So Cameron’s cunning solution is to provide a basic British domestic rights law, much like the German Basic Law, to which the European Court on Human Rights can take as a starting point. However, this would still not revoke our obligations to the Convention on Human Rights (Cameron is not proposing to withdraw from the convention), which would ultimately take precendence over any such Bill of Rights (as it does in Germany), so all it would ultimately do would be add another layer of legal tangle.

If Cameron were serious about ensuring liberty and security and promoting British values and freedoms, he would be pushing for greater recognition of British contributions to natural rights and human rights law. He would campaign for greater understanding of the HRA in British public life, to make sure police forces and other authorities have a better understanding of their obligations and capabilities under it, to ensure that unfounded “fears” about imaginary limitations on powers are quashed. And as for the “dangerous foreign terrorist suspects” that we are supposedly under threat from, he should support the due process of law. Terrorism is a horrible crime but it is still just a crime and should be treated like any other. Our fundamental human rights are strong enough not to be redefined or repealed by a few acts of criminality, no matter how heinous. If there is enough evidence to suggest these suspects are terrorists, then they should be tried and convicted as such. Washing our hands of them when we are uncertain of their guilt is the cheap and easy way out; any leader who styles himself brave enough to stand up to terrorism should also be brave enough to live up to the values he is so vociferously keen to protect.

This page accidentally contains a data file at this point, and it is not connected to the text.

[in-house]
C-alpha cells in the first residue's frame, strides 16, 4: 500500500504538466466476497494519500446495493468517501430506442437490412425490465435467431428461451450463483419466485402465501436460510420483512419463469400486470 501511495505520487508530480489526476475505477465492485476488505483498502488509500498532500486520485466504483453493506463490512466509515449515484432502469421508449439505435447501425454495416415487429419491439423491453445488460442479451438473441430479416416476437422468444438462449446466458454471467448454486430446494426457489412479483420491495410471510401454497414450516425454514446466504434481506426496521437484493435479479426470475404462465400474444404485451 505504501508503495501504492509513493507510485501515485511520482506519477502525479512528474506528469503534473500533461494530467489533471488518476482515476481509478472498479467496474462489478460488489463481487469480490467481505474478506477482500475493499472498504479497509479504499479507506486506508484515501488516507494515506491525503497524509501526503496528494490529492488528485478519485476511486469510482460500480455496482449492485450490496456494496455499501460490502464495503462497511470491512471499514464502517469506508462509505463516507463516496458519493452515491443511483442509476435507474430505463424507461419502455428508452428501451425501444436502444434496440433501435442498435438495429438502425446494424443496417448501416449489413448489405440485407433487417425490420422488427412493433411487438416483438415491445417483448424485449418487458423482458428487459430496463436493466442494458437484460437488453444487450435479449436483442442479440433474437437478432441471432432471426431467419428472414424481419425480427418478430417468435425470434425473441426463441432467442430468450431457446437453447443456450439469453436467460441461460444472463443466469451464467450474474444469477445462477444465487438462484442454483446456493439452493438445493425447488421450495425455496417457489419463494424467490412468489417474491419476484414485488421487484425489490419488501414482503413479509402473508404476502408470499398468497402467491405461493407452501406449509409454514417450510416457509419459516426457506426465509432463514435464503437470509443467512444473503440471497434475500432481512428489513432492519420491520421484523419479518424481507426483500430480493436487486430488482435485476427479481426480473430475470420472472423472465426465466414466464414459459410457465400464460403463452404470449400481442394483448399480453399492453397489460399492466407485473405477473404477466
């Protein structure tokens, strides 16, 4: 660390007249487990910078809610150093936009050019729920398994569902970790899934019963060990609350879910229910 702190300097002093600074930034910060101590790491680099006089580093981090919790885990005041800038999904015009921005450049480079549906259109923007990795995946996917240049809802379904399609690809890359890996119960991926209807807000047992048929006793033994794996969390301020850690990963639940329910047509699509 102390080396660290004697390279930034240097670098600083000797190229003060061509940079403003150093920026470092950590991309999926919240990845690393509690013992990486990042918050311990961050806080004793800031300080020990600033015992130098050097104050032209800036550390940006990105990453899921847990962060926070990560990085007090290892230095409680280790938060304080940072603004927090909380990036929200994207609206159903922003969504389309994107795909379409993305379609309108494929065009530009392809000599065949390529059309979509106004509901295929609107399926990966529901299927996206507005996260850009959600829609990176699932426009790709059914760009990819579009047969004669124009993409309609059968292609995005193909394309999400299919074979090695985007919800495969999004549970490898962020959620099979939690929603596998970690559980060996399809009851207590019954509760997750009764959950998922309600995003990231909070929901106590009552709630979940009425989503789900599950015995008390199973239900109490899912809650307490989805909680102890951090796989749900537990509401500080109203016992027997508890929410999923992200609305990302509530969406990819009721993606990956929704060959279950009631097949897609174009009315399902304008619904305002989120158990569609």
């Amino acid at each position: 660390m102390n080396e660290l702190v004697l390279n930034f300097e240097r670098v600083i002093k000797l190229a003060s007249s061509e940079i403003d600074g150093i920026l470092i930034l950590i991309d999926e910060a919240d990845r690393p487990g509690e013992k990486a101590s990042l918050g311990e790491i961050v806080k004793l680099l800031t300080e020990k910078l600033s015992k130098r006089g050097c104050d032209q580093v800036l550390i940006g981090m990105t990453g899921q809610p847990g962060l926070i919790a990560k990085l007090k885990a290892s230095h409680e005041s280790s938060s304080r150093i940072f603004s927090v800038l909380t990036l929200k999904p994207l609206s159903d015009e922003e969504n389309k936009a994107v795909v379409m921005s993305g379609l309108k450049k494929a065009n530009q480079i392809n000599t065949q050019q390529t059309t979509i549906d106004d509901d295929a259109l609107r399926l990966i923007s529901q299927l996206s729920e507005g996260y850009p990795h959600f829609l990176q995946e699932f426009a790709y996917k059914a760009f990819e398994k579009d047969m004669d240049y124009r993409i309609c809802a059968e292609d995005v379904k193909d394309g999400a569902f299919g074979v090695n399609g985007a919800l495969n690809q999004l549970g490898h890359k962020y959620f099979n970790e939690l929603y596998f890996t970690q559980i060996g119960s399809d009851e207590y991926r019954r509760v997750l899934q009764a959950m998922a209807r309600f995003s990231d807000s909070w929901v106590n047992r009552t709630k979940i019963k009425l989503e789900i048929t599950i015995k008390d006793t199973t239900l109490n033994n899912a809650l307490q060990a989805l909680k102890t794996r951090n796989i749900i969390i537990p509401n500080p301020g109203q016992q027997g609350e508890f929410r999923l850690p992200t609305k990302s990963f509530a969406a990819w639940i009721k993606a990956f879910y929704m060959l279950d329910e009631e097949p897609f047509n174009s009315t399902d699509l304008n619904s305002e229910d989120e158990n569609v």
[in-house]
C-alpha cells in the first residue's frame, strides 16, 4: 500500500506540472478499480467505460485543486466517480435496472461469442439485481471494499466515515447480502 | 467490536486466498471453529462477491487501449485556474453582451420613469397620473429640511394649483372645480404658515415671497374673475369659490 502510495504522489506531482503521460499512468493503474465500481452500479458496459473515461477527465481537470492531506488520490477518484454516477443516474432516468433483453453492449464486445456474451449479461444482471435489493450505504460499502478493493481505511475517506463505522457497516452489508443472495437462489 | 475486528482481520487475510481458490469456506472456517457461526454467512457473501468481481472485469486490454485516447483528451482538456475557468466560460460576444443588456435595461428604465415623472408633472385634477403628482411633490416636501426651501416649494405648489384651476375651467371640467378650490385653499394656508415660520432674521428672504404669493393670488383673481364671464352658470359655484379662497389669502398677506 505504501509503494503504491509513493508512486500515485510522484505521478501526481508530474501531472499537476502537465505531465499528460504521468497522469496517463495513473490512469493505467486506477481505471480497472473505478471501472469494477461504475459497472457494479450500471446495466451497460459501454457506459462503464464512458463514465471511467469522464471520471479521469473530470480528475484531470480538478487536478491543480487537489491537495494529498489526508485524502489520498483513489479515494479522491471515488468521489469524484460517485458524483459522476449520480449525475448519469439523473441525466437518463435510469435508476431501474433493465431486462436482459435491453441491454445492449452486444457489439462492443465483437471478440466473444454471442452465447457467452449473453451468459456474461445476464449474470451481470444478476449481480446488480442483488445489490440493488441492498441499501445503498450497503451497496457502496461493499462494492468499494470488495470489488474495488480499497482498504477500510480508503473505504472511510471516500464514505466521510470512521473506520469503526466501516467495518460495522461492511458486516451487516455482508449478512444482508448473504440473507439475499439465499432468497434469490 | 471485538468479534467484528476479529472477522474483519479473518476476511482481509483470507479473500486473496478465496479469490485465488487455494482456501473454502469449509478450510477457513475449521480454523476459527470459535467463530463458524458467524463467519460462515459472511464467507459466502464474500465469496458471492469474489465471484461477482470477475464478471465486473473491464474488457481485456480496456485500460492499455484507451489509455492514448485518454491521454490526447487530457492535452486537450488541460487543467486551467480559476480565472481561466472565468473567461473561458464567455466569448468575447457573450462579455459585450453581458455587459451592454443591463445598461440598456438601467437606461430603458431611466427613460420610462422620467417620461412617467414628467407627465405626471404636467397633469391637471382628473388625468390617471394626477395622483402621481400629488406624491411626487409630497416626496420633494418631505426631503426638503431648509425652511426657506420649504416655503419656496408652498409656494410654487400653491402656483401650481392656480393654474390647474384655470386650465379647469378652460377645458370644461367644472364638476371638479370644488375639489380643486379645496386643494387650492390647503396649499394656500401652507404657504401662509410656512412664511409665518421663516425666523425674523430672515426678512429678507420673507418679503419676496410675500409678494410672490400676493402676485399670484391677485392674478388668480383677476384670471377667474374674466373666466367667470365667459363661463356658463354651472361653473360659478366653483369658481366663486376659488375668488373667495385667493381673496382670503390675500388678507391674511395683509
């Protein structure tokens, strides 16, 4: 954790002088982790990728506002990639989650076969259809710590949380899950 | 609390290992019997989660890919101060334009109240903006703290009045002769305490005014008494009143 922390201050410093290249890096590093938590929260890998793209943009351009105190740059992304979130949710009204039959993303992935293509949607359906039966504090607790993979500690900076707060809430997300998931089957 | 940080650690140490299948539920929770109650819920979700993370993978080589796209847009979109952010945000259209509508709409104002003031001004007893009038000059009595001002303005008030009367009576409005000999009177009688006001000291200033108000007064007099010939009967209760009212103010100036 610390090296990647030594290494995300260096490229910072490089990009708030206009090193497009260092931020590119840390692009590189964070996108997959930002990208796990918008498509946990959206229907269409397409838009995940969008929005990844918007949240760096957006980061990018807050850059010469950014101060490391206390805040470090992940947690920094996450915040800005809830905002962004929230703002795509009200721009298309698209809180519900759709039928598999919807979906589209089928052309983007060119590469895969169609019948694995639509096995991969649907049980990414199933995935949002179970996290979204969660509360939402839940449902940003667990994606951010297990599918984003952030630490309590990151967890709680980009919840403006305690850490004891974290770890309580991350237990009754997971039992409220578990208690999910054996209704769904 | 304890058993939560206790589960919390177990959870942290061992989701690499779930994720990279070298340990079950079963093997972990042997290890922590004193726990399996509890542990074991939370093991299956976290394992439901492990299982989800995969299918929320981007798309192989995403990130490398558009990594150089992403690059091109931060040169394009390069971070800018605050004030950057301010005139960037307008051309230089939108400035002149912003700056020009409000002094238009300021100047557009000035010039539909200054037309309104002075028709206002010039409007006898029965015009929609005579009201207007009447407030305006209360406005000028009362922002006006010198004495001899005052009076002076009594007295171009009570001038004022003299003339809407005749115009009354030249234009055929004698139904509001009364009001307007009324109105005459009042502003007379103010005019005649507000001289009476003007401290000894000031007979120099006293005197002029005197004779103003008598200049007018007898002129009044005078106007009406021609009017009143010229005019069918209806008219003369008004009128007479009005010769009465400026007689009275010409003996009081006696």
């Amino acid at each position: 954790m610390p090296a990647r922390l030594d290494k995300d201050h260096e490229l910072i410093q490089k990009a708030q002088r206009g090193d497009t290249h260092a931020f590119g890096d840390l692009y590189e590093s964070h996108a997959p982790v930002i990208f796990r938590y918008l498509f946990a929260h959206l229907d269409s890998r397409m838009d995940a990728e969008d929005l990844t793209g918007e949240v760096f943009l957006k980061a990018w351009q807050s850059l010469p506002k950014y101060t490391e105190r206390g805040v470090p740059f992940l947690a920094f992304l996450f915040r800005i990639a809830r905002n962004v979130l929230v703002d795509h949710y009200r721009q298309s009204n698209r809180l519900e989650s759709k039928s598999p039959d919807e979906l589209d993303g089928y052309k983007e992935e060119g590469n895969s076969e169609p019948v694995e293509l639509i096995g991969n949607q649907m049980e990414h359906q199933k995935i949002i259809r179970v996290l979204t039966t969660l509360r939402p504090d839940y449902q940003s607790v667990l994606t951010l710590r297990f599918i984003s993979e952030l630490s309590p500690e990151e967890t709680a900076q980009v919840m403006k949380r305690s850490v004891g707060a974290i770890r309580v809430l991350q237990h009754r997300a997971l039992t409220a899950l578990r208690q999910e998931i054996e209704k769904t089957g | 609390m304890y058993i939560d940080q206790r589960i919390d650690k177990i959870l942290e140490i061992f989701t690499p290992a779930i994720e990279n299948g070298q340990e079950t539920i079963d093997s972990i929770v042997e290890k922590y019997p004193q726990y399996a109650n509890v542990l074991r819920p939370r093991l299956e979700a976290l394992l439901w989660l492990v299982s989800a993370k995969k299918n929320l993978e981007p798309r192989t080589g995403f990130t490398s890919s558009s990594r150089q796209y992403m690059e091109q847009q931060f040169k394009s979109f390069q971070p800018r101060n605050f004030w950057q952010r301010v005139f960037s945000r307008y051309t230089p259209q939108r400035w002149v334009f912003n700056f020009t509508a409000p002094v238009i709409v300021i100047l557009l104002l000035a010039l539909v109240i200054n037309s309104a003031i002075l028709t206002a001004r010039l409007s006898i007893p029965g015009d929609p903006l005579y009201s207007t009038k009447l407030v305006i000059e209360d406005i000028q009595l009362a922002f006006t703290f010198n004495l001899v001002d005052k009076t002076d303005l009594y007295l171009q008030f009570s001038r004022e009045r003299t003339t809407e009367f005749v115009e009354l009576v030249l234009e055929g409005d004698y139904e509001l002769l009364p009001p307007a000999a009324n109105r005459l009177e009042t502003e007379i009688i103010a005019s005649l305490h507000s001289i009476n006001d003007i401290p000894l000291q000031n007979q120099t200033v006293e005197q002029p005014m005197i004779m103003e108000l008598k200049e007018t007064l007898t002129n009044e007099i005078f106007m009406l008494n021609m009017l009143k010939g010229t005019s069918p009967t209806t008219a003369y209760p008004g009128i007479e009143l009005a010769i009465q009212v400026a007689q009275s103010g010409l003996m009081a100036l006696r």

One Response

Well said, more coherently than I could. Did I hear him say on Today that it was appalling that criminals’ ill gotten gains couldn’t be taken from them before conviction? I did do I’m sure – but they are not criminals until they are convicted so he’s talking absolute nonsense there unless we are to be guilty until proven otherwise under his bill of rights.